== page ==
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By David R. Loy

A Buddhist interpretation of Western heritage that indicates civilization formed by way of the self's wish for groundedness.

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Extra resources for A Buddhist History of the West: Studies in Lack

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It does not consider India and China, philosophically the most sophisticated non-Western cultures and therefore the ones we would expect to offer the most interesting alternatives to the Western understanding of freedom. In India, for example, mukti has long been acknowledged by almost all schools of thought as the highest spiritual goal: [S]ince human existence was traditionally conceived as a cycle of birth and death interspersed with experience or suffering, the freedom of the self could be described as freedom from this cycle of samsara.

The main concern of The Republic is the problems with city-state democracy; it addresses the root of the problem by analyzing the democratic personality, which lacks a coherent organizing principle and therefore follows the strongest pressures of the moment— a recipe for social as well as psychological strife (561c-d). Further experience only deepened Plato’s distaste for personal freedom, as this extraordinary passage in The Laws (XII 942a-d) reveals: The organization of our forces is a thing calling in its nature for much advice and the framing of many rules, but the principle is this—that no man, and no woman, be ever suffered to live without an officer over them, and no soul of man to learn the trick of doing one single thing of its own sole motion, in play or in earnest, but, in peace as in war, ever to live with the commander in sight, to follow his leading, and take his motions from him to the least detail— to halt or advance, to drill, to bathe, to dine, to keep watch .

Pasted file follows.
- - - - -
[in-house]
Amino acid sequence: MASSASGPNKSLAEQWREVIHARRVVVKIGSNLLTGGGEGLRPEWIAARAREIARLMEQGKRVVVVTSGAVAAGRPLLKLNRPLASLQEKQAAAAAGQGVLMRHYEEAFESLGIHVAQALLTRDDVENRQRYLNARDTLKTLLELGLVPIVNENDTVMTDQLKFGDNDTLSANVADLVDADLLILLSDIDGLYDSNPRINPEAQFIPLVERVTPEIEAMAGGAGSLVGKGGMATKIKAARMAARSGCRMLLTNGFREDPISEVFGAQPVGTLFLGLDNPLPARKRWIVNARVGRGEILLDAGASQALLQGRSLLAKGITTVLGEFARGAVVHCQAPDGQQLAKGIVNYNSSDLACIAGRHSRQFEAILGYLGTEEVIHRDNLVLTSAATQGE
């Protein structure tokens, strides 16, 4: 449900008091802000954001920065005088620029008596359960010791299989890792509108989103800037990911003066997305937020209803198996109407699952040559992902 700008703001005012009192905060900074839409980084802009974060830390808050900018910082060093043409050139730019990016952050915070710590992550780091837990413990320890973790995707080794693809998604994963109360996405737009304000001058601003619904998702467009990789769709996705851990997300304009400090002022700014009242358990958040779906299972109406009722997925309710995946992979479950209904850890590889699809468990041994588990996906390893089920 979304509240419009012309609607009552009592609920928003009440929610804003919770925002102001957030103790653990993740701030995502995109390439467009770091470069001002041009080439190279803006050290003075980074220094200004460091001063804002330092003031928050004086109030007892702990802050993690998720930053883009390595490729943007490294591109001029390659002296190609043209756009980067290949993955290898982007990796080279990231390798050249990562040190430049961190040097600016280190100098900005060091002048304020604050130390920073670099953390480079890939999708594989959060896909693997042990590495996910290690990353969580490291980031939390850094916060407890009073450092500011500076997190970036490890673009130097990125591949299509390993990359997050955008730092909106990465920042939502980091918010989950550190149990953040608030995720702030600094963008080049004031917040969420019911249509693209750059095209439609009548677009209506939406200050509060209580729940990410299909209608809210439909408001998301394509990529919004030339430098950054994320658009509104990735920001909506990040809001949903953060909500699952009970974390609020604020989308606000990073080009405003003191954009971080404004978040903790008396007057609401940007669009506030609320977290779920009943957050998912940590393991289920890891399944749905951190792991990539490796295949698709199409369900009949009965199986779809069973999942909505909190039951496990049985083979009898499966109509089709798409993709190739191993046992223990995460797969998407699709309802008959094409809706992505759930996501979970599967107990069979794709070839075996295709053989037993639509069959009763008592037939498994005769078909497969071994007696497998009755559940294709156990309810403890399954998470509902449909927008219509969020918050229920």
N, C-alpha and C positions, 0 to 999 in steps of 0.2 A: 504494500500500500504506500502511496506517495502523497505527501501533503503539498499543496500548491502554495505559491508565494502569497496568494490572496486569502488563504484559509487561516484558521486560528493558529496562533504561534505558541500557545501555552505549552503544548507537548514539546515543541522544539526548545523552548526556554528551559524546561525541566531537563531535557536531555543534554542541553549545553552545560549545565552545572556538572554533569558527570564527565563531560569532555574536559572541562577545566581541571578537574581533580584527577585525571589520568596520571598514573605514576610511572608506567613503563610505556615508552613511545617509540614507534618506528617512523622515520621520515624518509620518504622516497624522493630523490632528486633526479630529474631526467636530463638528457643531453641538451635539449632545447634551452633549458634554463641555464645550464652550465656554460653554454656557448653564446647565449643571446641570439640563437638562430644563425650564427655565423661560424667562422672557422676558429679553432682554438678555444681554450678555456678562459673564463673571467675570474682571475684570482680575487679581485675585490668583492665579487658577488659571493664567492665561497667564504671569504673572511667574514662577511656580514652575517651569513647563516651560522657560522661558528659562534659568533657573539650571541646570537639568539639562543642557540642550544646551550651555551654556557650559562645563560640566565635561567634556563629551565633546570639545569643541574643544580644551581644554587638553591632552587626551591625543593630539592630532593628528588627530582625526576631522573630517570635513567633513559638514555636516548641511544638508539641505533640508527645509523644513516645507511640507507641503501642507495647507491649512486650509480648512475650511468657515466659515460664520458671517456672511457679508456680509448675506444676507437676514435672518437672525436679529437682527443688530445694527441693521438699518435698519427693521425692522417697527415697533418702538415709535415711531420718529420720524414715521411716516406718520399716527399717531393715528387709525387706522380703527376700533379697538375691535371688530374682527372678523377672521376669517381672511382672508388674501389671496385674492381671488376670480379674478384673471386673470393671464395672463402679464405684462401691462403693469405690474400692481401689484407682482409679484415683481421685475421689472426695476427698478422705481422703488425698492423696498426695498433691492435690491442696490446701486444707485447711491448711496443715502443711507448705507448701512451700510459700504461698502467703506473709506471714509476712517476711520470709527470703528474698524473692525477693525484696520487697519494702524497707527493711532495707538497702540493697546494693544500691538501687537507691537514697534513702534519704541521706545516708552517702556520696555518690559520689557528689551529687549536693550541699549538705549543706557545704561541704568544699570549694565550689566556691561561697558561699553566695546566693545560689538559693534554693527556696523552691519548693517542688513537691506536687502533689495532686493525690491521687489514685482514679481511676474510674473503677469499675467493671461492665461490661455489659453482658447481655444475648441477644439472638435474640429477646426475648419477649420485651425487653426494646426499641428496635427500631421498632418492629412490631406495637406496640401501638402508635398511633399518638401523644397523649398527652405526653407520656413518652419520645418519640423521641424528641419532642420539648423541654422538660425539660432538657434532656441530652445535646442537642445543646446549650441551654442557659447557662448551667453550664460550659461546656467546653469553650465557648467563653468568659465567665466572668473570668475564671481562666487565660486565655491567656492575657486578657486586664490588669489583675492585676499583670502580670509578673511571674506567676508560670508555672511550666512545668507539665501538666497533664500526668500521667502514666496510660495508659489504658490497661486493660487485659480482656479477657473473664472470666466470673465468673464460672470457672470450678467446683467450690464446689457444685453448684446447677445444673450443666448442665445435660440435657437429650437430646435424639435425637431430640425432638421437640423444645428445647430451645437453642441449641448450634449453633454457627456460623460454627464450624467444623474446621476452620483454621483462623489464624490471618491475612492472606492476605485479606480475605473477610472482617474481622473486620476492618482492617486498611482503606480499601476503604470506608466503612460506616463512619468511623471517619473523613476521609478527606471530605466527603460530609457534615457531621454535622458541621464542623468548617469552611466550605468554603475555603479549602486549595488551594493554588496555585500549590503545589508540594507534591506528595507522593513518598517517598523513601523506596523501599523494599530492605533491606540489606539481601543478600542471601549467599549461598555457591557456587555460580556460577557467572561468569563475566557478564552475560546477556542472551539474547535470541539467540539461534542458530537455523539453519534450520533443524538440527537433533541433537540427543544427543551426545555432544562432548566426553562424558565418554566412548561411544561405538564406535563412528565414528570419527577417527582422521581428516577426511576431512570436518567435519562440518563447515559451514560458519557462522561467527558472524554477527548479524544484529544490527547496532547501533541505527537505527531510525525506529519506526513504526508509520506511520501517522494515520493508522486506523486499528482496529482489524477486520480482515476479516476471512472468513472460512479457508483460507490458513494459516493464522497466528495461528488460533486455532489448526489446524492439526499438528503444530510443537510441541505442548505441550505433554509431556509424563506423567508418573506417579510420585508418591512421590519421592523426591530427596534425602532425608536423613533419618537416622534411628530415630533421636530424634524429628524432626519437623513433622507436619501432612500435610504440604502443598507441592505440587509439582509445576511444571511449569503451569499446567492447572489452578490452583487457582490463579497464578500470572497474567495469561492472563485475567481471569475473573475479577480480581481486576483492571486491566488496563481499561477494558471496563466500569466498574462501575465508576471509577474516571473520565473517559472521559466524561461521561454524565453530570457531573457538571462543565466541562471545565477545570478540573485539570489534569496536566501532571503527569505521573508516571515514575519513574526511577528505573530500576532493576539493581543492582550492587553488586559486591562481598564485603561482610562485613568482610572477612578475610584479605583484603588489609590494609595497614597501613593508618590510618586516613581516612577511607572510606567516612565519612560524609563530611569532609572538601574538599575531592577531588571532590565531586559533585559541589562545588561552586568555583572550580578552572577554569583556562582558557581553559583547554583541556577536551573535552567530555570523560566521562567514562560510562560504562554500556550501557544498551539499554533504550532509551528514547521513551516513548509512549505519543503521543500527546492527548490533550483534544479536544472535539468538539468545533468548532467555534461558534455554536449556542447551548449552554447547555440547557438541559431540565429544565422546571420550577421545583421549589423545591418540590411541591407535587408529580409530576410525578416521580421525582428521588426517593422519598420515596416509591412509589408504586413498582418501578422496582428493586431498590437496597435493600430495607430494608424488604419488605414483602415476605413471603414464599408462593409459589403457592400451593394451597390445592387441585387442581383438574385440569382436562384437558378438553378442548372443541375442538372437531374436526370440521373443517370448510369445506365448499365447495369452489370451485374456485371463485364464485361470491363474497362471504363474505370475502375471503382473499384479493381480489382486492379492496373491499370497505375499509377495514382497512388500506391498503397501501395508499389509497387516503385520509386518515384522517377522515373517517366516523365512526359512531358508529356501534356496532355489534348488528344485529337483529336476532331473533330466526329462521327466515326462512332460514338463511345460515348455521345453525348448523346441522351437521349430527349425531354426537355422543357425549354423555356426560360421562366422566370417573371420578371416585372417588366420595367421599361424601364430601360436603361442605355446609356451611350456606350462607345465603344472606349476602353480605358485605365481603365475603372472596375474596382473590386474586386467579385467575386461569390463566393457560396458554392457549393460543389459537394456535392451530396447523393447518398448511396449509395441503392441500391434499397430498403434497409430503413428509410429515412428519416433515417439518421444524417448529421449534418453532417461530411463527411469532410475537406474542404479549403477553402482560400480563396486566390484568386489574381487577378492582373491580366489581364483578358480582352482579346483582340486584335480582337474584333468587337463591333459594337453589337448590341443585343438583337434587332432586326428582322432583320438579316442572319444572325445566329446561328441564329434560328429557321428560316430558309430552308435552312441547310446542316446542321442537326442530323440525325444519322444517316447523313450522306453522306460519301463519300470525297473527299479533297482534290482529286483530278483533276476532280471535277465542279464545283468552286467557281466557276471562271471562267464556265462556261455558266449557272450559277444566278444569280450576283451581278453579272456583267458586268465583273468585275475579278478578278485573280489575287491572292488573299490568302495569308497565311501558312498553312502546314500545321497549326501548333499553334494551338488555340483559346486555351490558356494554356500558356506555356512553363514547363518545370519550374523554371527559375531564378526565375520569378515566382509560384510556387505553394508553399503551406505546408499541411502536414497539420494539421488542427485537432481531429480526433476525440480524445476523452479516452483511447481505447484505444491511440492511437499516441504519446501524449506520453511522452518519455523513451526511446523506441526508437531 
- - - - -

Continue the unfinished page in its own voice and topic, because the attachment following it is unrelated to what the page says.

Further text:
We are not born free—what freedom we have is the result of complex historical conditions—but Dostoyevsky’s arrow is otherwise right on target: if (as the sense-ofself ’s sense-of-lack implies) freedom makes us anxious, the more free we are the more anxious we will be, and the greater our need to resolve that anxiety one way or another—usually by surrendering it to some father protector or other authority figure. The psychoanalyst Otto Rank divided our anxiety into two complimentary fears. Life fear is the anxiety we feel when we stand out too much, thereby losing our connection with the whole; death fear is the anxiety of losing one’s personhood and dissolving back into the whole.

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